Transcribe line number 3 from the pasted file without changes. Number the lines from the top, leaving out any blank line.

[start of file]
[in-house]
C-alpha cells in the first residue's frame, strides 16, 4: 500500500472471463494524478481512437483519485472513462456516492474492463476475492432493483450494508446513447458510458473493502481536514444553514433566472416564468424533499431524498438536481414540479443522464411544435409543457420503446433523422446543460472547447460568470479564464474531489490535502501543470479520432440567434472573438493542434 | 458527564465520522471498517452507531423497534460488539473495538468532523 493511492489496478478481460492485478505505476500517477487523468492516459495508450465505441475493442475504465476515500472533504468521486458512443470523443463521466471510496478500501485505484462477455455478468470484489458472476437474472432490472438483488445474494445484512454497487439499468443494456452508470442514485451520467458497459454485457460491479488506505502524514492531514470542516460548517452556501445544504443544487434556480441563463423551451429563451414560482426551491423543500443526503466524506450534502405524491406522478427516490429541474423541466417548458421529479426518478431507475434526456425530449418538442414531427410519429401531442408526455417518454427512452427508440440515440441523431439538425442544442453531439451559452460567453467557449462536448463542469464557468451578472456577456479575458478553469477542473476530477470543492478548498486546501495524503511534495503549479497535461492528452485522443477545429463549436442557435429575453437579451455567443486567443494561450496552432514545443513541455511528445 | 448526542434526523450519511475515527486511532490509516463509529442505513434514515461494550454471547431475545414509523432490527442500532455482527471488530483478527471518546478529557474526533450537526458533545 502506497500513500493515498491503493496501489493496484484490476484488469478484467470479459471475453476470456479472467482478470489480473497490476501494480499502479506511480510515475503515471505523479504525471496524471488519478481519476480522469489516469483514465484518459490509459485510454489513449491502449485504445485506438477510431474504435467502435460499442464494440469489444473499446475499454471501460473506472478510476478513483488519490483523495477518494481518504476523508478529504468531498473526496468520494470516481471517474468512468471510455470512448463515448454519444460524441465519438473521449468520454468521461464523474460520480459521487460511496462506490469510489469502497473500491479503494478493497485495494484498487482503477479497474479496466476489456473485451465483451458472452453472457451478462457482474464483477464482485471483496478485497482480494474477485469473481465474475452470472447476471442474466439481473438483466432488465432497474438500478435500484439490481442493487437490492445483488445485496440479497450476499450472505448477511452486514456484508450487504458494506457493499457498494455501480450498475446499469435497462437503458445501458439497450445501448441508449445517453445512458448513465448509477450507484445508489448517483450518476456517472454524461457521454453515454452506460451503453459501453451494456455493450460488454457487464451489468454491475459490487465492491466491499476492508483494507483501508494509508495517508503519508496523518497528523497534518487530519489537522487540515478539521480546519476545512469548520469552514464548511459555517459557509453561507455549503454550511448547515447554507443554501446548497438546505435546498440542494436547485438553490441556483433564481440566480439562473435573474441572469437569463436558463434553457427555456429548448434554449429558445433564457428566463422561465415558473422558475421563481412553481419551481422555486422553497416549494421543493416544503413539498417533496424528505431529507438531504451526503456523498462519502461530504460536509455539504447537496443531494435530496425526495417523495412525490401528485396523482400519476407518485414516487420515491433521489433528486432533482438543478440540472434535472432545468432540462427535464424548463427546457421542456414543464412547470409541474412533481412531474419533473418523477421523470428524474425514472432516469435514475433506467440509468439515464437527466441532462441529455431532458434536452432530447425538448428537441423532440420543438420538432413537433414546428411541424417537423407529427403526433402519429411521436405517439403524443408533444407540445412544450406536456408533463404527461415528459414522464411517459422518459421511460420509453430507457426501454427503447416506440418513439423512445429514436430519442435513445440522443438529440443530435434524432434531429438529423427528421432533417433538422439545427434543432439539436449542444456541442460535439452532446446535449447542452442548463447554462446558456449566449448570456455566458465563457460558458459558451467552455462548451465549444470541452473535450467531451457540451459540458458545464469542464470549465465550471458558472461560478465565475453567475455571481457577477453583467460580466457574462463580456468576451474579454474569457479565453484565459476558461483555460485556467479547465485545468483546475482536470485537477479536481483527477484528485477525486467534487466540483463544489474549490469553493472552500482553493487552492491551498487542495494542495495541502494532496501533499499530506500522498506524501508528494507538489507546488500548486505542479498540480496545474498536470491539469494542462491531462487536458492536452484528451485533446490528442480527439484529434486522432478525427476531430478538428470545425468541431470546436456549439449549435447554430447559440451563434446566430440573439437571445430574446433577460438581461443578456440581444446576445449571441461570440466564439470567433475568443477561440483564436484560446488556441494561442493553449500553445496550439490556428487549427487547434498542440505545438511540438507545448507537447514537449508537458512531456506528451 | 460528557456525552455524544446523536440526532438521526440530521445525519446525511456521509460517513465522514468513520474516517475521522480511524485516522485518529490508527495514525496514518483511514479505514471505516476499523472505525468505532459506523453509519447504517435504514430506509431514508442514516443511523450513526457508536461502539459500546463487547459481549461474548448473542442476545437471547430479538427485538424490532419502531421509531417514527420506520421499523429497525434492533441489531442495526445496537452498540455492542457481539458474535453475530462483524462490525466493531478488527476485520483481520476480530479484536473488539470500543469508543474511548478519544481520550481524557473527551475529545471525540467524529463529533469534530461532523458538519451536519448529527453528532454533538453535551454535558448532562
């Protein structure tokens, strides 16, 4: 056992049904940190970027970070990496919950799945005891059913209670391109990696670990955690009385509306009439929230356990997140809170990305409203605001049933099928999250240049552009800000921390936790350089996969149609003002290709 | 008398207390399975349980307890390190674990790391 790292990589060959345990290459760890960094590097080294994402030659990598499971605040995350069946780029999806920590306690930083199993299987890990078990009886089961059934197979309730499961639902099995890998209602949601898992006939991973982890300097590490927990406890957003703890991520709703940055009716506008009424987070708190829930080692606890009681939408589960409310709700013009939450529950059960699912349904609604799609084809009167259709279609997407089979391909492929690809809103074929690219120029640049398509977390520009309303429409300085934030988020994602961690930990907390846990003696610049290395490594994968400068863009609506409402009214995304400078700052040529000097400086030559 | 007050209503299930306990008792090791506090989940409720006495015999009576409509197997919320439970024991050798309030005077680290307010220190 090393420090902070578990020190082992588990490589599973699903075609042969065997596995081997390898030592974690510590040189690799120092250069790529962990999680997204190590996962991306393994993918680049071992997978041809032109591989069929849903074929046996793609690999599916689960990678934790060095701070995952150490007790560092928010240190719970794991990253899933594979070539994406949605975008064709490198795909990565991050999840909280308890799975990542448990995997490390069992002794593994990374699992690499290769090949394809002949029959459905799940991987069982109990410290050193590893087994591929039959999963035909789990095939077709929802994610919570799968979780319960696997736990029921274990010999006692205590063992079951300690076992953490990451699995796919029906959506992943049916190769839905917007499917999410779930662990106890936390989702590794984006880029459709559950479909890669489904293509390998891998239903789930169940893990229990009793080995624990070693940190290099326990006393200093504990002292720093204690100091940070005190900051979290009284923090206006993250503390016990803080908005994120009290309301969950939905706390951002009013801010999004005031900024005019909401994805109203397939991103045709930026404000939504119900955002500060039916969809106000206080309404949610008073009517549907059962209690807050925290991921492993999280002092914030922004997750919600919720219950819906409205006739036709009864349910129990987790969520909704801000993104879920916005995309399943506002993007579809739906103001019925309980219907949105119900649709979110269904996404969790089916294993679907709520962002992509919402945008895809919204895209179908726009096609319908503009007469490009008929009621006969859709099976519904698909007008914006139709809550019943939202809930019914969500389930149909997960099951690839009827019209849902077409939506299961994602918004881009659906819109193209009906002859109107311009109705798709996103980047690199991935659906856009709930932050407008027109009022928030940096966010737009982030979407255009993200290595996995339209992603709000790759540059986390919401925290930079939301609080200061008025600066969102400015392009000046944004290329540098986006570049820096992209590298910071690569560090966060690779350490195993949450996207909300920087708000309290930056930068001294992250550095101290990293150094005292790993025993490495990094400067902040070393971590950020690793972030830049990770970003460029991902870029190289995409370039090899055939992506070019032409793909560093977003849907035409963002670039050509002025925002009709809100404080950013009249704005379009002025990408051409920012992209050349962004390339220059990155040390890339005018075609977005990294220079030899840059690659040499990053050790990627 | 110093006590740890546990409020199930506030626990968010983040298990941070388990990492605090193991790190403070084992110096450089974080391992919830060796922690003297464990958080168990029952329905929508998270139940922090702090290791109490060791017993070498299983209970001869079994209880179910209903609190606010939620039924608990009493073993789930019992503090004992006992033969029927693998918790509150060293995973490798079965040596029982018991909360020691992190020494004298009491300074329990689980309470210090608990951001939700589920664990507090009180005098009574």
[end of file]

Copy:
């Protein structure tokens, strides 16, 4: 056992049904940190970027970070990496919950799945005891059913209670391109990696670990955690009385509306009439929230356990997140809170990305409203605001049933099928999250240049552009800000921390936790350089996969149609003002290709 | 008398207390399975349980307890390190674990790391 790292990589060959345990290459760890960094590097080294994402030659990598499971605040995350069946780029999806920590306690930083199993299987890990078990009886089961059934197979309730499961639902099995890998209602949601898992006939991973982890300097590490927990406890957003703890991520709703940055009716506008009424987070708190829930080692606890009681939408589960409310709700013009939450529950059960699912349904609604799609084809009167259709279609997407089979391909492929690809809103074929690219120029640049398509977390520009309303429409300085934030988020994602961690930990907390846990003696610049290395490594994968400068863009609506409402009214995304400078700052040529000097400086030559 | 007050209503299930306990008792090791506090989940409720006495015999009576409509197997919320439970024991050798309030005077680290307010220190 090393420090902070578990020190082992588990490589599973699903075609042969065997596995081997390898030592974690510590040189690799120092250069790529962990999680997204190590996962991306393994993918680049071992997978041809032109591989069929849903074929046996793609690999599916689960990678934790060095701070995952150490007790560092928010240190719970794991990253899933594979070539994406949605975008064709490198795909990565991050999840909280308890799975990542448990995997490390069992002794593994990374699992690499290769090949394809002949029959459905799940991987069982109990410290050193590893087994591929039959999963035909789990095939077709929802994610919570799968979780319960696997736990029921274990010999006692205590063992079951300690076992953490990451699995796919029906959506992943049916190769839905917007499917999410779930662990106890936390989702590794984006880029459709559950479909890669489904293509390998891998239903789930169940893990229990009793080995624990070693940190290099326990006393200093504990002292720093204690100091940070005190900051979290009284923090206006993250503390016990803080908005994120009290309301969950939905706390951002009013801010999004005031900024005019909401994805109203397939991103045709930026404000939504119900955002500060039916969809106000206080309404949610008073009517549907059962209690807050925290991921492993999280002092914030922004997750919600919720219950819906409205006739036709009864349910129990987790969520909704801000993104879920916005995309399943506002993007579809739906103001019925309980219907949105119900649709979110269904996404969790089916294993679907709520962002992509919402945008895809919204895209179908726009096609319908503009007469490009008929009621006969859709099976519904698909007008914006139709809550019943939202809930019914969500389930149909997960099951690839009827019209849902077409939506299961994602918004881009659906819109193209009906002859109107311009109705798709996103980047690199991935659906856009709930932050407008027109009022928030940096966010737009982030979407255009993200290595996995339209992603709000790759540059986390919401925290930079939301609080200061008025600066969102400015392009000046944004290329540098986006570049820096992209590298910071690569560090966060690779350490195993949450996207909300920087708000309290930056930068001294992250550095101290990293150094005292790993025993490495990094400067902040070393971590950020690793972030830049990770970003460029991902870029190289995409370039090899055939992506070019032409793909560093977003849907035409963002670039050509002025925002009709809100404080950013009249704005379009002025990408051409920012992209050349962004390339220059990155040390890339005018075609977005990294220079030899840059690659040499990053050790990627 | 110093006590740890546990409020199930506030626990968010983040298990941070388990990492605090193991790190403070084992110096450089974080391992919830060796922690003297464990958080168990029952329905929508998270139940922090702090290791109490060791017993070498299983209970001869079994209880179910209903609190606010939620039924608990009493073993789930019992503090004992006992033969029927693998918790509150060293995973490798079965040596029982018991909360020691992190020494004298009491300074329990689980309470210090608990951001939700589920664990507090009180005098009574």